Section 3. Freedom to Participate in the Political Process
The constitution provides citizens the ability to choose their government in free and fair periodic elections held by secret ballot and based on universal and equal suffrage.
Elections and Political Participation
Recent Elections: The Election Commission is an independent constitutional body responsible for administering all elections at the central and state level throughout the country. In May 2019 voters re-elected the BJP-led National Democratic Alliance in the country’s general elections, which involved more than 600 million eligible voters. During the year elections occurred in Delhi and Bihar. Observers considered these elections free and fair.
Political Parties and Political Participation: The constitution provides for universal voting rights for all citizens 18 and older. There are no restrictions placed on the formation of political parties or on individuals of any community from participating in the election process. The election law bans the use of government resources for political campaigning, and the Election Commission effectively enforced the law. The commission’s guidelines ban opinion polls 48 hours prior to an election, and exit poll results may not be released until completion of the last phase (in a multiphase election).
Participation of Women and Members of Minority Groups: No laws limit participation of women or members of minority groups in the political process, and they freely participated. The law reserves one-third of the seats in local councils for women. Religious, cultural, and traditional practices and ideas prevented women from proportional participation in political office. Nonetheless, women held many high-level political offices, including five positions as cabinet ministers. This represented a decline from the first Modi government when nine women served in the cabinet. The 2019 general election saw 78 women elected to the lower house of parliament, compared with 66 in the 2014 general election. West Bengal was the only state led by a female chief minister.
The constitution stipulates that, to protect historically marginalized groups and provide for representation in the lower house of parliament, each state must reserve seats for Scheduled Castes and Scheduled Tribes in proportion to their population in the state. Only candidates belonging to these groups may contest elections in reserved constituencies. While some Christians and Muslims were identified as Dalits, the government limited reserved seats for Dalits to Hindus, Sikhs, and Jains. Members of minority populations had previously served or currently served as prime minister, president, vice president, cabinet ministers, Supreme Court justices, members of parliament, and state chief ministers.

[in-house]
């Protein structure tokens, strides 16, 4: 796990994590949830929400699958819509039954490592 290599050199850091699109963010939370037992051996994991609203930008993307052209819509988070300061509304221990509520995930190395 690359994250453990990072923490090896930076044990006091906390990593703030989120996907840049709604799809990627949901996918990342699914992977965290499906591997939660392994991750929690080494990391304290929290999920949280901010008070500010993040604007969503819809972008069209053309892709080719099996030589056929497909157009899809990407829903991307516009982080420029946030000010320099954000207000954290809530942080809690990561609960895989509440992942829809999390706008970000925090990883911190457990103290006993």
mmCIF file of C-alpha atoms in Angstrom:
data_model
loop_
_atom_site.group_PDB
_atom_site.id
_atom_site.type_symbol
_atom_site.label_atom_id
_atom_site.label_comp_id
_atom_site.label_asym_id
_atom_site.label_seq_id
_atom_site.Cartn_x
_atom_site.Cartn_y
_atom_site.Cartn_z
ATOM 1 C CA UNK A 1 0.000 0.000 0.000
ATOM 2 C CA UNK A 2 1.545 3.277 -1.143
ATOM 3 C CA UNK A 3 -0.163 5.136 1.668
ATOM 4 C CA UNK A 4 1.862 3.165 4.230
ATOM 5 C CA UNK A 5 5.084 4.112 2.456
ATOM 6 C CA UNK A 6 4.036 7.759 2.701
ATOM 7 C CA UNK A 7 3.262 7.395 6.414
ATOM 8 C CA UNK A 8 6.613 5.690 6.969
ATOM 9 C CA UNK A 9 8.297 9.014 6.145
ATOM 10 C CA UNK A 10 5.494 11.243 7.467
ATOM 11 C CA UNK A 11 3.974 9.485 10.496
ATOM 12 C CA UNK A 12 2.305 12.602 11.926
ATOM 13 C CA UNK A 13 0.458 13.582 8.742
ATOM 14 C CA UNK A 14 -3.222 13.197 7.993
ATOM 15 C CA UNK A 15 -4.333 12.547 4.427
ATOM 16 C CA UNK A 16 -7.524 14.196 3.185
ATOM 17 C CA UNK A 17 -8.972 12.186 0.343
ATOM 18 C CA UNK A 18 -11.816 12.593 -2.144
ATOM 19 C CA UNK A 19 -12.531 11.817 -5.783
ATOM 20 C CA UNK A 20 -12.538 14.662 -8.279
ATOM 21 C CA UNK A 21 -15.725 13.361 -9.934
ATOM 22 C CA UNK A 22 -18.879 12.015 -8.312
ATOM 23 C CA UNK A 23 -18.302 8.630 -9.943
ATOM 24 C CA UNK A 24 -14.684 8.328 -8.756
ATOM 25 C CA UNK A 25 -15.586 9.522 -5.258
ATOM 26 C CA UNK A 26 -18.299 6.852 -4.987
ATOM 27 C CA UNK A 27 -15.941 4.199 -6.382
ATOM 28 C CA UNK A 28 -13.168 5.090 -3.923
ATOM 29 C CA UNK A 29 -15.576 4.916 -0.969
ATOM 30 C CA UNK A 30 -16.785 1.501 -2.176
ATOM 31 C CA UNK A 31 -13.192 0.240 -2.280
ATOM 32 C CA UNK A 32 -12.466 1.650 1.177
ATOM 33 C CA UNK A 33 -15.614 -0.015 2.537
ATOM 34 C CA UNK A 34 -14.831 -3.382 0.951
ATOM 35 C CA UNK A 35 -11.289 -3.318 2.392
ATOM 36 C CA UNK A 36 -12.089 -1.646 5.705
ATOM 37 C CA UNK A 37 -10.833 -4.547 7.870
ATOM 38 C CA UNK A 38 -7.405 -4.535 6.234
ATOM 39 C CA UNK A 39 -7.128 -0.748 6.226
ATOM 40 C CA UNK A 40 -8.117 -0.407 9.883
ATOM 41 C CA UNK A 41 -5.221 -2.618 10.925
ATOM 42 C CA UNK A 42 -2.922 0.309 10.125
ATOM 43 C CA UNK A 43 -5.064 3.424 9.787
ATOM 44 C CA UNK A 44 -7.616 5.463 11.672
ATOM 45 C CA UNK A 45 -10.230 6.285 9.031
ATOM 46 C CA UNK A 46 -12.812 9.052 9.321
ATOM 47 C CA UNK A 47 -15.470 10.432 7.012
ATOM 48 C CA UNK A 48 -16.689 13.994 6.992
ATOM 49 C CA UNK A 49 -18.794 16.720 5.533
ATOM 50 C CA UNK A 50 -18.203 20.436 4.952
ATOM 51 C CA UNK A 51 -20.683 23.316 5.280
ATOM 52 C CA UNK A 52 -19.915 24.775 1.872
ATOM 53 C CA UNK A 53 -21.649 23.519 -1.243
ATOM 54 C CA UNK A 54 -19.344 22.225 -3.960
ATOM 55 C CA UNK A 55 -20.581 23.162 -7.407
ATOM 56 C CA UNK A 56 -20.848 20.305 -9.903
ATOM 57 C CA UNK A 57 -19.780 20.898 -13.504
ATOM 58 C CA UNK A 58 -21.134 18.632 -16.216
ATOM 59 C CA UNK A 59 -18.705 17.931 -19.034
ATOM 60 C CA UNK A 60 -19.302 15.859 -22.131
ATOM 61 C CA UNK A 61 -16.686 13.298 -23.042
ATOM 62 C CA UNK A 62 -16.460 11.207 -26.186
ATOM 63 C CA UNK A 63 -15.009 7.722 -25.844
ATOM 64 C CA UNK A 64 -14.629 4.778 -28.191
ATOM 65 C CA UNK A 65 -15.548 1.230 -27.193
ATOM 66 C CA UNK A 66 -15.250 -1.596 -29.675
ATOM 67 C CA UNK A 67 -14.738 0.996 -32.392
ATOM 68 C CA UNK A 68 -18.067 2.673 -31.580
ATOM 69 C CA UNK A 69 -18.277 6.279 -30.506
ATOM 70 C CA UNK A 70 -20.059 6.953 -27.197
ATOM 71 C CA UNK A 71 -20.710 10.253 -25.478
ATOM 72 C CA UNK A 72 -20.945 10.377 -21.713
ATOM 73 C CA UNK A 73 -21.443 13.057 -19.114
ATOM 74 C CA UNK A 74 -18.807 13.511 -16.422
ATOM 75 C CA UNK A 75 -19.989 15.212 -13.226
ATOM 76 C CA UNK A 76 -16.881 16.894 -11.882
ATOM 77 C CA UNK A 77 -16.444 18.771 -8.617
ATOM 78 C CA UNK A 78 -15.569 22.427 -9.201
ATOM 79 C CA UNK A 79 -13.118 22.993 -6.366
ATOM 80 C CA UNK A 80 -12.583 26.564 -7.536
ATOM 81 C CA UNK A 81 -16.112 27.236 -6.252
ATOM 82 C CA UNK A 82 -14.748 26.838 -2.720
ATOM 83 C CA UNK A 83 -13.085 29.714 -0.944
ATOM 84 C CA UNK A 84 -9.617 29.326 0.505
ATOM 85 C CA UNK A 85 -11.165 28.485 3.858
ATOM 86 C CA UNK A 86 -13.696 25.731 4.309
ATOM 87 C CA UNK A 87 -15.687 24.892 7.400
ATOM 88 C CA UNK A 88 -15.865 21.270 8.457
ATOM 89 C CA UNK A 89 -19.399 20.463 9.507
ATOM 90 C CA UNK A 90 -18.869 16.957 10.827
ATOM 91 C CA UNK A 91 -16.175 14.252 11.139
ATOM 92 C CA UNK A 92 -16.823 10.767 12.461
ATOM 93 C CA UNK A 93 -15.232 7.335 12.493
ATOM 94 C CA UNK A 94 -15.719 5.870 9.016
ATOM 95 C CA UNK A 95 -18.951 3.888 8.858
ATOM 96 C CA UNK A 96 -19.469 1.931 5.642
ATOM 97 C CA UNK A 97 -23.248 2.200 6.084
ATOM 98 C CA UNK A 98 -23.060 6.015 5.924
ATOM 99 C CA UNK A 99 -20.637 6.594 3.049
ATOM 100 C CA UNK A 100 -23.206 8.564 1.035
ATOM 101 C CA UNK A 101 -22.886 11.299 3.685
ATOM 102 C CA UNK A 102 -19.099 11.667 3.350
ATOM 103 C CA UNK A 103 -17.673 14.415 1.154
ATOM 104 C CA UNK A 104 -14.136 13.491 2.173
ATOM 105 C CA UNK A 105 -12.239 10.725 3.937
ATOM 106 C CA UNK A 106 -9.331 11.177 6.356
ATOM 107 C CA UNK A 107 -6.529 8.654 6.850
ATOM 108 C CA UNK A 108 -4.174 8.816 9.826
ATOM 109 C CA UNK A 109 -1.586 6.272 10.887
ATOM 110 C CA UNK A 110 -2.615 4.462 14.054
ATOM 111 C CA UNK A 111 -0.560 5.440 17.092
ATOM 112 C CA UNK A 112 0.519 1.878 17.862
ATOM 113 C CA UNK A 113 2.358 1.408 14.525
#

Section 4. Corruption and Lack of Transparency in Government
The law provides criminal penalties for corruption by officials at all levels of government. Officials frequently engaged in corrupt practices with impunity. There were numerous reports of government corruption during the year.
Corruption: Corruption was present at multiple levels of government. On March 18, the minister of state in the Prime Minister’s Office informed parliament’s lower house that 12,458 corruption complaints were received between March 2019 and February, of which 12,066 complaints were address or resolved. Additionally, the minister noted the Central Vigilance Commission, which addresses government corruption, reviewed 2,752 cases during 2019 and carried more than 953 of those cases into 2020.
NGOs reported the payment of bribes to expedite services, such as police protection, school admission, water supply, and government assistance. Civil society organizations drew public attention to corruption throughout the year, including through demonstrations and websites that featured stories of corruption.
Media reports, NGOs, and activists reported links among politicians, bureaucrats, contractors, militant groups, and security forces in infrastructure projects, narcotics trafficking, and timber smuggling in the northeastern states.
In July 2019 multiple complaints of criminal corruption were lodged against Uttar Pradesh member of parliament Azam Khan for illegally obtaining land for the Mohammad Ali Jauhar University, which he founded in 2006. In January, Uttar Pradesh’s district administration began to return the land to local farmers. According to the district magistrate, the process to return land had been started and would continue until all of the farmers’ claims were settled.
Financial Disclosure: The law mandates asset declarations for all officers in the Indian Administrative Services. Both the Election Commission and the Supreme Court upheld mandatory disclosure of criminal and financial records for candidates for elected office.